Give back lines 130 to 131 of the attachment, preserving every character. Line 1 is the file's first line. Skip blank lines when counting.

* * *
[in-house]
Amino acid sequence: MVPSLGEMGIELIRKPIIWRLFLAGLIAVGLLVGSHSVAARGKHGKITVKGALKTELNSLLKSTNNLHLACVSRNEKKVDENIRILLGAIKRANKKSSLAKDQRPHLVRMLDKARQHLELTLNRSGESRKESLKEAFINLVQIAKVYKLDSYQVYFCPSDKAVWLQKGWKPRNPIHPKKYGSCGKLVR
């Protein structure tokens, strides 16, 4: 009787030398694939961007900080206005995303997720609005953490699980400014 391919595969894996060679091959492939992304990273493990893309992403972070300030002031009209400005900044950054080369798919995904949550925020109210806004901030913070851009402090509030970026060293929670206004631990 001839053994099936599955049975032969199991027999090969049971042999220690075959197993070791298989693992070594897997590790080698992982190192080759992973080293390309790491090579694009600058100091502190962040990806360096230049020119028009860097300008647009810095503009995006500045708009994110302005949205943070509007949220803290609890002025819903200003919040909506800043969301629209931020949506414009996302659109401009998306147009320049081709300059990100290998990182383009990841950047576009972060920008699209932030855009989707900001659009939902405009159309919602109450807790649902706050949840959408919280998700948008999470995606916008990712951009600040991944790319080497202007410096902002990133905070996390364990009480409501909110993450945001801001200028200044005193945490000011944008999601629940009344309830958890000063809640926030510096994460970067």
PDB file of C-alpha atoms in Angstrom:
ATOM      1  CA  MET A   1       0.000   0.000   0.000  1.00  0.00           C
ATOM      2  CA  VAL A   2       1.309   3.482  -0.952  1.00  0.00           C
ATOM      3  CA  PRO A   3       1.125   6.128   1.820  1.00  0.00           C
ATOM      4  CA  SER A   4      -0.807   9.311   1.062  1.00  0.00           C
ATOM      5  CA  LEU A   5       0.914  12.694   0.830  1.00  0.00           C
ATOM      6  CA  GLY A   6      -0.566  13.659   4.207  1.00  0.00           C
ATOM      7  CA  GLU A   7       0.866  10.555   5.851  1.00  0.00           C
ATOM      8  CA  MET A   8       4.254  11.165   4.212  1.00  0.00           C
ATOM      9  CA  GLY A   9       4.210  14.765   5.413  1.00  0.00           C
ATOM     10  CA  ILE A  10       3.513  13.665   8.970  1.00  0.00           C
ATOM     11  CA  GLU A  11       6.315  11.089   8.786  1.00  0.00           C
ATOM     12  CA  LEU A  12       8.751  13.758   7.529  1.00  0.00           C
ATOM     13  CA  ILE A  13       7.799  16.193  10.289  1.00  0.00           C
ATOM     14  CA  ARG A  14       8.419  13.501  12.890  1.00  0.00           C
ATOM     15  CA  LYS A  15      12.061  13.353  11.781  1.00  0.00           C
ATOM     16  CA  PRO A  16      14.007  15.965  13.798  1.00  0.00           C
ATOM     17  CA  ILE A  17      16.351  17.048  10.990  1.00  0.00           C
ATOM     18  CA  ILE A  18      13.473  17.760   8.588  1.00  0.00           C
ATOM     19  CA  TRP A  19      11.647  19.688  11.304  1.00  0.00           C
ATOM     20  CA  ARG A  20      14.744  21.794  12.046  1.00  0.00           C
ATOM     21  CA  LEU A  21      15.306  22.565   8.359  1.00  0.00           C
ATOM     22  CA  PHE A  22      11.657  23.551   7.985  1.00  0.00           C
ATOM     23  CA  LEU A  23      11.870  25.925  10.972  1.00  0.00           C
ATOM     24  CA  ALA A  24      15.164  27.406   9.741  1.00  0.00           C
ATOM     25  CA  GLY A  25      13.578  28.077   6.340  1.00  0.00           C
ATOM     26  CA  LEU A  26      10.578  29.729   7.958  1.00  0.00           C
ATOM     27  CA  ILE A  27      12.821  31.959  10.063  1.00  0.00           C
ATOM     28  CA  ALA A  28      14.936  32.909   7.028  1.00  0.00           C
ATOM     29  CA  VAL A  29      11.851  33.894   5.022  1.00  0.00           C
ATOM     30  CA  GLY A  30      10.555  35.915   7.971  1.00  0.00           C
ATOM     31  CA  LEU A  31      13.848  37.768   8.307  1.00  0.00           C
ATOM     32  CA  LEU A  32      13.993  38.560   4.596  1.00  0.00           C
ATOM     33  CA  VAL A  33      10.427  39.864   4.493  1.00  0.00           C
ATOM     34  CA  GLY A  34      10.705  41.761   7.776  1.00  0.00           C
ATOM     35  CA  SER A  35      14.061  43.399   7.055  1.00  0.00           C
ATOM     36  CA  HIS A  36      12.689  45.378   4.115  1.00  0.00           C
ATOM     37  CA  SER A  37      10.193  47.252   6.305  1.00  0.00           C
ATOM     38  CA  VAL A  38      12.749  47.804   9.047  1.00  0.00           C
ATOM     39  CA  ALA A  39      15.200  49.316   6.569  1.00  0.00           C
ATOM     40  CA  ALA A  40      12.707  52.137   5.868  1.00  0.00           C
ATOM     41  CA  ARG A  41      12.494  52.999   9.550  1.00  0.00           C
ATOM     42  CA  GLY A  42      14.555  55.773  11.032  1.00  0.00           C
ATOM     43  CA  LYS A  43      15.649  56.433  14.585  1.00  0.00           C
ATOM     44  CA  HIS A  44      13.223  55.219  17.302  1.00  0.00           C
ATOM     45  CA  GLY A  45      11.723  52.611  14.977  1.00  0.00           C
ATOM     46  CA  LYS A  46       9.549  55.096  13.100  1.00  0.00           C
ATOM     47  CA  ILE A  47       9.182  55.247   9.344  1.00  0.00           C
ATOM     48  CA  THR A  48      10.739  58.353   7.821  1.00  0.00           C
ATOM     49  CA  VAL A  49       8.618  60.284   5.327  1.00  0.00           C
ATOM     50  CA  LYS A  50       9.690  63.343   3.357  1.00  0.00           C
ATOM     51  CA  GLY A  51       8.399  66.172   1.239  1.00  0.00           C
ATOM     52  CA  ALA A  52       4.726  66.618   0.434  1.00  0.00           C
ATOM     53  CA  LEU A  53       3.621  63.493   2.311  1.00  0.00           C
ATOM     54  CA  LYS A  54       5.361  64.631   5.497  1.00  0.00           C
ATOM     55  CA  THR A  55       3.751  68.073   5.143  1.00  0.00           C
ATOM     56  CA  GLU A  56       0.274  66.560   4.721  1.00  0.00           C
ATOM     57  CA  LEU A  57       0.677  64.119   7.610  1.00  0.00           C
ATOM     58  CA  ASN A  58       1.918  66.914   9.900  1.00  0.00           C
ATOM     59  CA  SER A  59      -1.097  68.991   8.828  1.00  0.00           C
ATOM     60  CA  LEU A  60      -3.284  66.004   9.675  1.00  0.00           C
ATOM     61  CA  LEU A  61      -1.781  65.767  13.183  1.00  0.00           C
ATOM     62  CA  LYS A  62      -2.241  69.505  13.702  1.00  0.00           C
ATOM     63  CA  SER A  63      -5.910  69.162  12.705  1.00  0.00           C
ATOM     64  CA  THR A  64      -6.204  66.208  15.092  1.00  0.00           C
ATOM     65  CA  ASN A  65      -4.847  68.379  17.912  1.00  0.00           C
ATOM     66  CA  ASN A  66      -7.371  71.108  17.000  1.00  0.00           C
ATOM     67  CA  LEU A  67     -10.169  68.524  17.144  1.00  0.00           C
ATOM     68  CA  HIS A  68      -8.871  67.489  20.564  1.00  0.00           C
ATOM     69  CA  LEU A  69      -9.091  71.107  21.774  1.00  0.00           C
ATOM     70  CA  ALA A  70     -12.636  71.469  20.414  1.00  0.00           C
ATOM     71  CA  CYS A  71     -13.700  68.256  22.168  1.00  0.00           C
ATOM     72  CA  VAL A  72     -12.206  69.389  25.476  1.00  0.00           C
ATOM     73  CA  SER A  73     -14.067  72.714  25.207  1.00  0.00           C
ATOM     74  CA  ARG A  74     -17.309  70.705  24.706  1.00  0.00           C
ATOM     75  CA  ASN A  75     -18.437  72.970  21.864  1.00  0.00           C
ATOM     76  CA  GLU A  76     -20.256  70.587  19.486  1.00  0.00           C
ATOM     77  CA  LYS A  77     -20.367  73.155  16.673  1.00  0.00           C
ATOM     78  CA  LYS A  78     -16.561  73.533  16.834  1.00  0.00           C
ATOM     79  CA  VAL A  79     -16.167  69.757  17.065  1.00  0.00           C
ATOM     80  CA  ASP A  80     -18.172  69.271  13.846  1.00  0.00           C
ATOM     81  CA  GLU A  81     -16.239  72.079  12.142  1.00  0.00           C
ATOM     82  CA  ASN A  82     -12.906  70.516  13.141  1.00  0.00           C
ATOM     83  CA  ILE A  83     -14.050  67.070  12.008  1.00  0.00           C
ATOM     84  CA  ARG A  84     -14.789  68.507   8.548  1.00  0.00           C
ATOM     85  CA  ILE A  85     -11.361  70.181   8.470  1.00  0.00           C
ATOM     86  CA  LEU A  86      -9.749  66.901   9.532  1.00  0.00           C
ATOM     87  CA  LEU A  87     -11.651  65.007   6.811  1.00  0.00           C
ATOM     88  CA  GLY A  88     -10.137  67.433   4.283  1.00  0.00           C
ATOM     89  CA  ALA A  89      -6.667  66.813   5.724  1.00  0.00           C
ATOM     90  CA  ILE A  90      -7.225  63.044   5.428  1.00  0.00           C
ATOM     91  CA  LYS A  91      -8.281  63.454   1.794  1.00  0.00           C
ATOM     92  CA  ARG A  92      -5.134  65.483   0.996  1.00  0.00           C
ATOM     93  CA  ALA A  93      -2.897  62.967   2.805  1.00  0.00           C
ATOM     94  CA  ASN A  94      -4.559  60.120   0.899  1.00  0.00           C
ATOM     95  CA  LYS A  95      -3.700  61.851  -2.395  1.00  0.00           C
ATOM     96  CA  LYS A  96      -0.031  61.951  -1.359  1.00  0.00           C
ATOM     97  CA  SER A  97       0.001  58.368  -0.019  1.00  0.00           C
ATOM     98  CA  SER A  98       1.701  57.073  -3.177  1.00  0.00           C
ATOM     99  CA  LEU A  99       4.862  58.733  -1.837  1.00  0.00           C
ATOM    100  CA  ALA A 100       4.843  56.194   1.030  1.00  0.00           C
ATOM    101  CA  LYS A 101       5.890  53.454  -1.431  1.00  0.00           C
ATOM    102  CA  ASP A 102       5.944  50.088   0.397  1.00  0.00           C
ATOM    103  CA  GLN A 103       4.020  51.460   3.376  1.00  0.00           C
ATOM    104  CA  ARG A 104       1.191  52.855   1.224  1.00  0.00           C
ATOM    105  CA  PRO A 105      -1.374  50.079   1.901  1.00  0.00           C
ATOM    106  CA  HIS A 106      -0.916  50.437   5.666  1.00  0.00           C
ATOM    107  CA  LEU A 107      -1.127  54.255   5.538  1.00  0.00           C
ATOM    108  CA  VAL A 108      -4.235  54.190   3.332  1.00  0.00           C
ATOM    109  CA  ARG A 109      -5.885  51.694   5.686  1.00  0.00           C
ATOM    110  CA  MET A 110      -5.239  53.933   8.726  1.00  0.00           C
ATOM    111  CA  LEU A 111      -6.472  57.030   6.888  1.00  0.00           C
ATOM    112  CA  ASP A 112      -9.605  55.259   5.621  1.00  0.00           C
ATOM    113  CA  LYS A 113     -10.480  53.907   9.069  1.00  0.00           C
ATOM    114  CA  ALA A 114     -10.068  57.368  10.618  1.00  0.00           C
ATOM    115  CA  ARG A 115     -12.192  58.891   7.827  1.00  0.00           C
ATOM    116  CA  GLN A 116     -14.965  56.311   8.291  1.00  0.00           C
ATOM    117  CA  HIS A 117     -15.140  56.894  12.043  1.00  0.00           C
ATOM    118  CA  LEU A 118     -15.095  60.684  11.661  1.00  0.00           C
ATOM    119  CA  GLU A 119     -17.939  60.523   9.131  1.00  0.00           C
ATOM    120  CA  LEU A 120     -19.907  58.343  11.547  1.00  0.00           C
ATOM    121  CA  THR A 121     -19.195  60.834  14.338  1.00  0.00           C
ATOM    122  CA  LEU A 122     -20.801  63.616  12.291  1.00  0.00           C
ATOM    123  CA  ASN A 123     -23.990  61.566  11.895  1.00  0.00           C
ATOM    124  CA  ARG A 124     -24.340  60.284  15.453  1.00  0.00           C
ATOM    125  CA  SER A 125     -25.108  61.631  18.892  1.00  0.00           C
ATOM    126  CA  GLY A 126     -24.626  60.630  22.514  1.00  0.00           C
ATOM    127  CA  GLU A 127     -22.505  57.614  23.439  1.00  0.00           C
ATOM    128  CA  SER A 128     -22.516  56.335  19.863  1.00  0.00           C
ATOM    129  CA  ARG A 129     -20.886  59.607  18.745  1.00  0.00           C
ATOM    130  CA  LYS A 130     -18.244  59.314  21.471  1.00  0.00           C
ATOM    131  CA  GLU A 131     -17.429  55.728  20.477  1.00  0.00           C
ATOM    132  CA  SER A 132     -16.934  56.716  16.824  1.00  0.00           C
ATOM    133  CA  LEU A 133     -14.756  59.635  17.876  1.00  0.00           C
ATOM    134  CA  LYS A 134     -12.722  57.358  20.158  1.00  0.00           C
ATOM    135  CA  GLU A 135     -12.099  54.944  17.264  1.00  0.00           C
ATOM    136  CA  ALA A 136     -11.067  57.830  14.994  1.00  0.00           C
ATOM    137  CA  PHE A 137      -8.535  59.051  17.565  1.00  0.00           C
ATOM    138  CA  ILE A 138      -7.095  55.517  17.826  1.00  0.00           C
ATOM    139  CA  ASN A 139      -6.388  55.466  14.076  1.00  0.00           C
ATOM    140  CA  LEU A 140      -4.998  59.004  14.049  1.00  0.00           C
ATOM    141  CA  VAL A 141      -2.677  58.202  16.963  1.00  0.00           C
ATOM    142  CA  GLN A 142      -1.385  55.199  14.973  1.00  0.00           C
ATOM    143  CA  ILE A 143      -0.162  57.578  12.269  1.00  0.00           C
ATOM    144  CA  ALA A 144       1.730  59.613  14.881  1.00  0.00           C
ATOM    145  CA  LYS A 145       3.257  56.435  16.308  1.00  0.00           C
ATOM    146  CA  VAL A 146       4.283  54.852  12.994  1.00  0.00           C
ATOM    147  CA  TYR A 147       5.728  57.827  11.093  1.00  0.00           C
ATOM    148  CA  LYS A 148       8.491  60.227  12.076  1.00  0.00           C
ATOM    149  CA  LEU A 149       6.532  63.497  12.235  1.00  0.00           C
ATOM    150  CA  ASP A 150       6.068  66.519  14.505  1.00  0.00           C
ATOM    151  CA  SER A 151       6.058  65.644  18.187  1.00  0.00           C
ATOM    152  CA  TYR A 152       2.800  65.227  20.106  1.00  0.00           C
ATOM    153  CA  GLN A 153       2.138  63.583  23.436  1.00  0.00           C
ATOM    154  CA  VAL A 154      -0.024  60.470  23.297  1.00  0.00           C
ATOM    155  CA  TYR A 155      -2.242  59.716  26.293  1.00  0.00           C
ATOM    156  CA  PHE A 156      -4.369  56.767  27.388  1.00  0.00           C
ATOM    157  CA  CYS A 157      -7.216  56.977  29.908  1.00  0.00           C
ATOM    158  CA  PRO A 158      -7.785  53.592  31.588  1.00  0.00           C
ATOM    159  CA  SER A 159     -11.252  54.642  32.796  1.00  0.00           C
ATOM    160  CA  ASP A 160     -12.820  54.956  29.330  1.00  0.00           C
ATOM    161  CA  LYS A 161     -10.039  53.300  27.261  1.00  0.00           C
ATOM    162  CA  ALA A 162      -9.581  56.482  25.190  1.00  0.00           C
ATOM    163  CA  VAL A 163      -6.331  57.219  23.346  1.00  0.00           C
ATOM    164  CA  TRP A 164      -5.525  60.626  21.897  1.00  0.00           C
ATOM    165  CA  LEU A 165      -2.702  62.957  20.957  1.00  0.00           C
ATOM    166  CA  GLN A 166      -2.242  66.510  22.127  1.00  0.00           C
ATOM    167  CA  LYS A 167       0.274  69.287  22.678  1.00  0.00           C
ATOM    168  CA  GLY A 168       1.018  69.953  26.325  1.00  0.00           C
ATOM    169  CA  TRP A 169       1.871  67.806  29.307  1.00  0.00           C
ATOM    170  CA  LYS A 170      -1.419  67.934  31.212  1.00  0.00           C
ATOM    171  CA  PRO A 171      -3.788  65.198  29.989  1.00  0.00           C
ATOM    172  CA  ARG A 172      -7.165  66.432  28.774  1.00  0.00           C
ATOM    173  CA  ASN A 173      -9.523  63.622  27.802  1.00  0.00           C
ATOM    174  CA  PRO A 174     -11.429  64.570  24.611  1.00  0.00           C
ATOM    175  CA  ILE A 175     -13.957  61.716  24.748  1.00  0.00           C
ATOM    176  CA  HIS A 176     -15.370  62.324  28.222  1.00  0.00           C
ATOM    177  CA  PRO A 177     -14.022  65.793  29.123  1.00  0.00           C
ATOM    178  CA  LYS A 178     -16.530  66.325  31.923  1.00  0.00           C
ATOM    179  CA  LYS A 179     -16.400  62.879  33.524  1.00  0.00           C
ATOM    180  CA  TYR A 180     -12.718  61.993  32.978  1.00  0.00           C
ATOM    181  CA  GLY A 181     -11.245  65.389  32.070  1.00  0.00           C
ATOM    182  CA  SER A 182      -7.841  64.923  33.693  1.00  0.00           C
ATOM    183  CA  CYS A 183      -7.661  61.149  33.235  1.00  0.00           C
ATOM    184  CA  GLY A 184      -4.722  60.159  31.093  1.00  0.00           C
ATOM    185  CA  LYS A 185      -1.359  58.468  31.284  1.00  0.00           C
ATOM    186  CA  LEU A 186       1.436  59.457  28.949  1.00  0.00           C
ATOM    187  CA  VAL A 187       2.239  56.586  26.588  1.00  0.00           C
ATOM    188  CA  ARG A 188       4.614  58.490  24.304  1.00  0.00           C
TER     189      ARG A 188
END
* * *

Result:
ATOM    126  CA  GLY A 126     -24.626  60.630  22.514  1.00  0.00           C
ATOM    127  CA  GLU A 127     -22.505  57.614  23.439  1.00  0.00           C